I can hardly begin to convey my disappointment.  I wasn’t sure exactly what to expect from Emotional Traffic, but I was expecting a heck of lot better than what I got.  By the way, this is not coming from a longtime McGraw detractor – I have long considered myself to be something of a Tim McGraw fan.  Why, he and Faith were my first concert.  I like Tim McGraw, and I thus approached this album with an open mind, fully ready to be impressed.  That didn’t happen.  When the album tracklist was revealed, I was initially disappointed that the turgid single “Felt Good On My Lips” was going to be included.  But after having heard the rest of the album, I have to say that the real disappointment is not the fact that the song was included, but that it fits so well with the rest of the album.  Because the rest of it is just as bad - often worse.

With McGraw’s Curb partnership having come down to this, perhaps his leaving the label will be for the better in more ways than one.  Let us hope that McGraw’s post-Curb endeavors find him getting back to the basics of what made him a compelling artist to begin with, and that his future output will offer some musical redemption from this disaster.  If it didn’t represent a last-ditch cash grab for Curb Records as they say goodbye to their flagship act, Emotional Traffic would have been better left to collect dust on the Curb shelves next to some underloved Jo Dee Messina album.  This is dreadful.

TIM’S SCORE:  3
(Scores are given on a scale of 1 to 10)

Download These:  “One Part, Two Part,” “Better Than I Used to Be”

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Posted by on January 29, 2012 in Album Reviews

 

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Tim McGraw – “Better Than I Used to Be”

Songwriters:  Ashley Gorley, Brian Simpson

The ongoing conflict between Tim McGraw and Curb Records certainly has taken some interesting turns as of late.  A Nashville court has set him free of his contract with Curb Records, with a further hearing scheduled for next summer.  Mere hours after McGraw’s court victory was announced, Curb Records quickly released the single “Better Than I Used to Be” to country radio.  Subsequently, McGraw’s long-withheld Emotional Traffic album was finally given a scheduled release date of January 17, 2012.

“Better Than I Used to Be” was previously recorded by Sammy Kershaw last year as the first single to his album of the same title.  It is unfortunate that Kershaw had slid so far off of country radio’s radar by then that his version didn’t have much of a shot at becoming a hit, as it so deserved.  It is perhaps to McGraw’s advantage that the average country radio listener is likely unfamiliar with Kershaw’s superior take on “Better Than I Used to Be.”  That’s not to say that McGraw gives a bad performance, because he doesn’t.  Throughout his storied career, McGraw has historically nailed the emotional aspects of his vocal performances.  His performance here does not disappoint, but it does lack the richness and subtlety that gives Kershaw’s version a clear edge in terms of overall effectiveness.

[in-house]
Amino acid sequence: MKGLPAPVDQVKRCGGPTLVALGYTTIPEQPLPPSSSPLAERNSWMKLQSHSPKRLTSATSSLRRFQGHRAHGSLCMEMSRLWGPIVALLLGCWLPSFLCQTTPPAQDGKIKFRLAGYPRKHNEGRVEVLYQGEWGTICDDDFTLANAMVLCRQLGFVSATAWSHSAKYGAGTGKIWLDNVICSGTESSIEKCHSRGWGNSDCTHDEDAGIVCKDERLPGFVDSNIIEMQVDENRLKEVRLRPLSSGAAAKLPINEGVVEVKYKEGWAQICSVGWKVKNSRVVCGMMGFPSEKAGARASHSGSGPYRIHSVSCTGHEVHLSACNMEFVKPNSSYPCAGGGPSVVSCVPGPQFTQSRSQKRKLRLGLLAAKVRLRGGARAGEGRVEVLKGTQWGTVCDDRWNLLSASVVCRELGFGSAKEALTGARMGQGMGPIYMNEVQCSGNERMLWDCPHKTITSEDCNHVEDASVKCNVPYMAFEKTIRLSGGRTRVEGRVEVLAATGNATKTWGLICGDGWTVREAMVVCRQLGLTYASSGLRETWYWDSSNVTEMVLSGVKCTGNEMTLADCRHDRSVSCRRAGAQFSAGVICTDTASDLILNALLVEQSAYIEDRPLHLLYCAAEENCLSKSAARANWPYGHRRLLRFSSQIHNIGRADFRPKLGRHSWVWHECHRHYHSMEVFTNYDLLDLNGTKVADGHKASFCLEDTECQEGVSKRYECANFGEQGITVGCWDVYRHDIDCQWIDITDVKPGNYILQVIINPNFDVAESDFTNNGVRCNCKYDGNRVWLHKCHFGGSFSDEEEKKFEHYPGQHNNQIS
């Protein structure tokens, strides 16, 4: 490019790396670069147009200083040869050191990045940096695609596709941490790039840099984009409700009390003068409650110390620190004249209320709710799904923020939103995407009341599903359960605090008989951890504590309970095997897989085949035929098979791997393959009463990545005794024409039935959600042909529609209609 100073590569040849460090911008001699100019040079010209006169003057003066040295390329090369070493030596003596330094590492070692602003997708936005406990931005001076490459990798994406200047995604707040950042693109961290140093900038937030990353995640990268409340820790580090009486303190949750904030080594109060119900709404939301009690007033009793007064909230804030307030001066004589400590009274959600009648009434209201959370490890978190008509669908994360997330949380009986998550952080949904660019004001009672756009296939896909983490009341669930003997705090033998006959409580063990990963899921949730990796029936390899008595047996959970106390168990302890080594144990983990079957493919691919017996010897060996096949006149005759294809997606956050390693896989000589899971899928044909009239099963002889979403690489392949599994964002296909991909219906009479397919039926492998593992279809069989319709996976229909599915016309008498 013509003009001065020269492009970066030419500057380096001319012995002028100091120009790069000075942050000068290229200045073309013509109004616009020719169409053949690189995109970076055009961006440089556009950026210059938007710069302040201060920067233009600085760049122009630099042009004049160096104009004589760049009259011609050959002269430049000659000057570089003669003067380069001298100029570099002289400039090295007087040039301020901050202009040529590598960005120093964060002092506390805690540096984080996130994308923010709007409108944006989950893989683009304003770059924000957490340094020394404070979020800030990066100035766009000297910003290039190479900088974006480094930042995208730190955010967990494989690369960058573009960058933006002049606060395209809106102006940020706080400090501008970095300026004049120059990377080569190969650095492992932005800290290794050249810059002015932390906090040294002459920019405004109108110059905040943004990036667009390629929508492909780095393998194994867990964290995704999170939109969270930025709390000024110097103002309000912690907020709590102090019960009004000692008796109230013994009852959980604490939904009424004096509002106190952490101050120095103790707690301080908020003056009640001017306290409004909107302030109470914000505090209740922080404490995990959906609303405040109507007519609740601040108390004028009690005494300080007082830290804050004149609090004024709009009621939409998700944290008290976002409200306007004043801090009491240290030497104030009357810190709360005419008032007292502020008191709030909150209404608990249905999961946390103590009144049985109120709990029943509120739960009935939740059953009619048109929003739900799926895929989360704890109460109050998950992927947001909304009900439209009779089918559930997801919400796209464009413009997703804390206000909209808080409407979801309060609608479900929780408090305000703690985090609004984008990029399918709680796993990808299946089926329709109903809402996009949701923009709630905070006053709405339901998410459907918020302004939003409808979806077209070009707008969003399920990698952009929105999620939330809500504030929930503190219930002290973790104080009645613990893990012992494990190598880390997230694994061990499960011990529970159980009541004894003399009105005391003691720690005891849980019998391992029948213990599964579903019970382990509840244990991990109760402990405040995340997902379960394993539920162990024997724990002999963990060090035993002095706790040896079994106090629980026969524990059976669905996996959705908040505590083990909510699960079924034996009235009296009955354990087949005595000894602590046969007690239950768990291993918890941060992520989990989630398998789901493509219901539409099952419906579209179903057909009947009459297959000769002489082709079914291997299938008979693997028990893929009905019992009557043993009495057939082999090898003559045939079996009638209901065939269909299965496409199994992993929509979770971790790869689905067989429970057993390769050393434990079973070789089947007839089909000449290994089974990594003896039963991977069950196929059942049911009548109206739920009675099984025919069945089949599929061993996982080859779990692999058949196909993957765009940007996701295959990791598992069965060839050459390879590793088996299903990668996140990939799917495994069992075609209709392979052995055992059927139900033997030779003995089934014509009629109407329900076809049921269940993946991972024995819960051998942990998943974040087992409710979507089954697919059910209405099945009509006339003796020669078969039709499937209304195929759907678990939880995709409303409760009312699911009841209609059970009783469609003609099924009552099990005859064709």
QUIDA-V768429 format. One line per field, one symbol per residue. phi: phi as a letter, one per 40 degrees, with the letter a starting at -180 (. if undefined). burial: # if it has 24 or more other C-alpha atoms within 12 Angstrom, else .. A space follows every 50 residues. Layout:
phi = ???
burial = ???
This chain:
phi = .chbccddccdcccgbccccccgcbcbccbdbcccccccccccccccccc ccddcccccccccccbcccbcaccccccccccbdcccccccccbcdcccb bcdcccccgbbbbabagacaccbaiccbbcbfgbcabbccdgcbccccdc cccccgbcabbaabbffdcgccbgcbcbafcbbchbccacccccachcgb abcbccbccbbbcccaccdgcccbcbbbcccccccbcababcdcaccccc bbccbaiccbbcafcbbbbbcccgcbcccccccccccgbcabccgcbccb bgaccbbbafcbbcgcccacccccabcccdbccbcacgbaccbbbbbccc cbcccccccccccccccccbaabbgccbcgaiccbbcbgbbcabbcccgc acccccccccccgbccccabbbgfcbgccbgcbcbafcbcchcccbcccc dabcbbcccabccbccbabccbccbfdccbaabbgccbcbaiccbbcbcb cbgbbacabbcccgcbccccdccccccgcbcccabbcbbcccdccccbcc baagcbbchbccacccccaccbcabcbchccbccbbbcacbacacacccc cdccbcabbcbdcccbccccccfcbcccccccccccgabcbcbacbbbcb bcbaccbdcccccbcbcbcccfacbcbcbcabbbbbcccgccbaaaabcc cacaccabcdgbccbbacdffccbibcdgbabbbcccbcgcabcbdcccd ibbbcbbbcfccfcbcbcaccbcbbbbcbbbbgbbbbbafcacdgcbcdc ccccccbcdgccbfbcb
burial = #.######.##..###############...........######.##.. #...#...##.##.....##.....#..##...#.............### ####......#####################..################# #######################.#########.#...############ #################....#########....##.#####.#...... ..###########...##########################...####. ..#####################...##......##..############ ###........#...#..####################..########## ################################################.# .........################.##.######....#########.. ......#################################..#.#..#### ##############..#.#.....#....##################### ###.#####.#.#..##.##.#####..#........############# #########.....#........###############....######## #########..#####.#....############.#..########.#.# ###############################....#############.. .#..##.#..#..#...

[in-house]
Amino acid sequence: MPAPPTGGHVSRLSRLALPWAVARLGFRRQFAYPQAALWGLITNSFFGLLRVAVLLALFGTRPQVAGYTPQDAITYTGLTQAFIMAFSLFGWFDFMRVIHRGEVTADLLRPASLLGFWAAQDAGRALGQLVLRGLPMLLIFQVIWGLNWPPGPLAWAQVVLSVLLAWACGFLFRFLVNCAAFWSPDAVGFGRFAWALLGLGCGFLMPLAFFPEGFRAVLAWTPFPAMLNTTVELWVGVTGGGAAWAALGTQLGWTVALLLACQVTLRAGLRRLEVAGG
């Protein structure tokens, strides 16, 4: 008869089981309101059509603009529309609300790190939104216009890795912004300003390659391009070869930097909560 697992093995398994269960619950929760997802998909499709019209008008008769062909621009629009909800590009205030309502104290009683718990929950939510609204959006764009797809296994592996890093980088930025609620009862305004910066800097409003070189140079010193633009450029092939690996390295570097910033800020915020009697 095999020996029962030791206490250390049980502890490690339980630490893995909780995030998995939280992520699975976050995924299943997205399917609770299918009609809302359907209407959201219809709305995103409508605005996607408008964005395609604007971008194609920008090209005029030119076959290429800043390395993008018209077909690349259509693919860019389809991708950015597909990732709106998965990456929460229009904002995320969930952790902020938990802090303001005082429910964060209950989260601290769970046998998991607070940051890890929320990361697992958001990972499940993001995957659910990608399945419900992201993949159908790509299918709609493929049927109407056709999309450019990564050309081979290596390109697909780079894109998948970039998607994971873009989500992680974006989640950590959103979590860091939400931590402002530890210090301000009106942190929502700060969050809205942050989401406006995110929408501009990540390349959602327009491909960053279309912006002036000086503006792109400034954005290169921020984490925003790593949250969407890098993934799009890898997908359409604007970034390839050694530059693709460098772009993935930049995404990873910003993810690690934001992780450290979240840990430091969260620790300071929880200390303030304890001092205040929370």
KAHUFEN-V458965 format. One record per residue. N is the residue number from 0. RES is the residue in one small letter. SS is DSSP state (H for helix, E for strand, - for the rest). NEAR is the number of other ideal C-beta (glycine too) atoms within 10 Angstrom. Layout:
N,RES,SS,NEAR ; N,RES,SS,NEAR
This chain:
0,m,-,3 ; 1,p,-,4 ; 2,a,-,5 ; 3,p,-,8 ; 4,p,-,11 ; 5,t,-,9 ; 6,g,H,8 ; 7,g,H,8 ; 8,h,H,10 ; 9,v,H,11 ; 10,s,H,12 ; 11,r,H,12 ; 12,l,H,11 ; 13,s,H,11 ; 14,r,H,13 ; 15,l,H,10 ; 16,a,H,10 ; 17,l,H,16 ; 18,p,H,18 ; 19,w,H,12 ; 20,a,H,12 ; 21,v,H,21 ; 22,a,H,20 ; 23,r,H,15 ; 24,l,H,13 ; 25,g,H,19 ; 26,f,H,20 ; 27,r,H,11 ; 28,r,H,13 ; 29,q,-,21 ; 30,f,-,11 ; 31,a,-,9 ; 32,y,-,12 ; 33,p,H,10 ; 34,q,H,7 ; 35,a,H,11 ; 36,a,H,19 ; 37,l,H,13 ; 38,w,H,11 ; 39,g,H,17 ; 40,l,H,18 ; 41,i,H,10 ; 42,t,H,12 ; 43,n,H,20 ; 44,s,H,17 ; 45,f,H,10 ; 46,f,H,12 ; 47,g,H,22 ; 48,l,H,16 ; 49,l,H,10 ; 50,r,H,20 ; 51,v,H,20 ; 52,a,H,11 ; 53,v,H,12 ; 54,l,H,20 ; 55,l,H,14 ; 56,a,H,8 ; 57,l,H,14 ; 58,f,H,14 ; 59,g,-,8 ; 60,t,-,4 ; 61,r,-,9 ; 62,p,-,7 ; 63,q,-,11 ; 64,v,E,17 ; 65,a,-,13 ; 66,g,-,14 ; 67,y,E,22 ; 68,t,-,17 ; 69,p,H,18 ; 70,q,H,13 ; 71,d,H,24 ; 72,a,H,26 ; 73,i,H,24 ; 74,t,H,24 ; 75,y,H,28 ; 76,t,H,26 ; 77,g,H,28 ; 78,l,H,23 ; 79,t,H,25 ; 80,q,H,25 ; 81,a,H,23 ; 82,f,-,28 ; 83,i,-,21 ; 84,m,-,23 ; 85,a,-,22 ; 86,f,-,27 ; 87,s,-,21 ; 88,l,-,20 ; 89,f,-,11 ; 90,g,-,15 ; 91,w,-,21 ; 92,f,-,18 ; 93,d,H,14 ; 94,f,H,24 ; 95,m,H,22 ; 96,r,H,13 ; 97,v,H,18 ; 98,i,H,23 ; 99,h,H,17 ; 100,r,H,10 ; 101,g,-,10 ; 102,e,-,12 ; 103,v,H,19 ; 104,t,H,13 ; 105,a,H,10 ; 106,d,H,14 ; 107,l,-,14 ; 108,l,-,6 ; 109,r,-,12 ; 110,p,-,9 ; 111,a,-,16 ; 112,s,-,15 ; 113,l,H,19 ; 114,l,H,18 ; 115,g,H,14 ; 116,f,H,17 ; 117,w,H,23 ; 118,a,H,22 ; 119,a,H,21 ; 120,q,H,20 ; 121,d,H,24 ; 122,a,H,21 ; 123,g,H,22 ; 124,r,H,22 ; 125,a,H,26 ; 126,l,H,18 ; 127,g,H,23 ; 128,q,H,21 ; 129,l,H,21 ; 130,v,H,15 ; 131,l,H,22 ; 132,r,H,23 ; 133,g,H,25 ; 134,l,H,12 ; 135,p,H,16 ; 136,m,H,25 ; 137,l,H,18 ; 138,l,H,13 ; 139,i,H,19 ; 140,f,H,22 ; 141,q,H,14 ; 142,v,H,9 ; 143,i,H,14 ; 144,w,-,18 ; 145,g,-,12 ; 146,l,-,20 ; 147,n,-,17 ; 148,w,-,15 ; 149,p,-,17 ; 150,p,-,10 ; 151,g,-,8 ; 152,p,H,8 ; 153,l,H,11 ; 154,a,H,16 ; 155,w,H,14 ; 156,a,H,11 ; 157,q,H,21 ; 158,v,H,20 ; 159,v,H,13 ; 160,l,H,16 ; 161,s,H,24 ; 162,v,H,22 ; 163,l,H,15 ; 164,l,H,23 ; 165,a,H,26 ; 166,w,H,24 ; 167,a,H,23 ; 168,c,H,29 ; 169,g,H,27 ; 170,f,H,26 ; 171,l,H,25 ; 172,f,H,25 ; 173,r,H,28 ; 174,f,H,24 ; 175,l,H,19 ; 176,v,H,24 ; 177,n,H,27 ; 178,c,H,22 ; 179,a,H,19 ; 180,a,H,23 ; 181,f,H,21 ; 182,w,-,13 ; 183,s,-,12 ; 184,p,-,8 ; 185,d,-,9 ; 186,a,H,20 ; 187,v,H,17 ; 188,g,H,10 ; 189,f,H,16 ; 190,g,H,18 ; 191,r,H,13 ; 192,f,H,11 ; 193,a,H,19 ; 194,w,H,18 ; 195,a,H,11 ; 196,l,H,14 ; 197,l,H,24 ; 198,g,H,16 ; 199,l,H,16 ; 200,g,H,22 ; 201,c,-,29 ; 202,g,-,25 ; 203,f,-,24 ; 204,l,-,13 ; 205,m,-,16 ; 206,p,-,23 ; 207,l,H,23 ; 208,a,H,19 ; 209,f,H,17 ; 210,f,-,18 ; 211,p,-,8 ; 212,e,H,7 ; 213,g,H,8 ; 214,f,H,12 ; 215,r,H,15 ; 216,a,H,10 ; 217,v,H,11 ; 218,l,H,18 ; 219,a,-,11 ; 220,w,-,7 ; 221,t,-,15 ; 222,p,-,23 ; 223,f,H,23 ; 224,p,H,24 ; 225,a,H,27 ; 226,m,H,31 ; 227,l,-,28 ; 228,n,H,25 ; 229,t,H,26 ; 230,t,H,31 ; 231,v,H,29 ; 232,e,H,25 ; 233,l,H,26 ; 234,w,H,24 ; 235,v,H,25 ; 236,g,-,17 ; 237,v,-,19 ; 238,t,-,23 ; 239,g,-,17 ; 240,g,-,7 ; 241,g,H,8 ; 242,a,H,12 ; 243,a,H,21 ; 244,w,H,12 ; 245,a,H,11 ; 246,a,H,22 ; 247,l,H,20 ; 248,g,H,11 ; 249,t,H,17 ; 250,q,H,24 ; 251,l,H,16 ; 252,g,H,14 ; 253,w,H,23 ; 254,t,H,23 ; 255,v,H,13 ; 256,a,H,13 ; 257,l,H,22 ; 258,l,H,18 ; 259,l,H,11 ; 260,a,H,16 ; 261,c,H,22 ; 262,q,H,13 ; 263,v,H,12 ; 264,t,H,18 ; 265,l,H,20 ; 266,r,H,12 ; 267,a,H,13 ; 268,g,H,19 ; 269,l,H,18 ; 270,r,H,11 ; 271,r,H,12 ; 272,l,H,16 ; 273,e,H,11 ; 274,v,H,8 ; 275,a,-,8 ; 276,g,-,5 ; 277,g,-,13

(Click here to hear the Sammy Kershaw version)

Fortunately, “Better Than I Used to Be” is a well-written song that is strong enough to pull its own weight.  The lyrics present a narrator who displays humility and self-awareness as he strives to move on from the mistakes and regrets of his past, going about his quest to become the person he wants to be.  The hook “I ain’t as good as I’m gonna get, but I’m better than I used to be” emphasizes the progressive nature of the journey toward reaching one’s goals.  It conveys an attitude of being realistic and honest, while simultaneously harboring a ray of dawning optimism.

Even though it doesn’t top Sammy Kershaw’s version, Tim McGraw’s take on “Better Than I Used to Be” is still a competent performance of a beautifully written song.  If it takes a star of McGraw’s caliber to give this song the audience it deserves, then perhaps all will be for the best after all.  We will have to wait and see what future directions McGraw’s career will take post-Curb, but with his recent singles output being cluttered with the mediocre “Me and Tennessee” as well as flat-out duds like “Felt Good On My Lips,” it’s just refreshing to hear Tim McGraw singing a good song once again.

TIM’S SCORE:  8
(Scores are given on a scale of 1 to 10)

HEAR IT via Taste of Country

 
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Posted by on December 12, 2011 in Single Reviews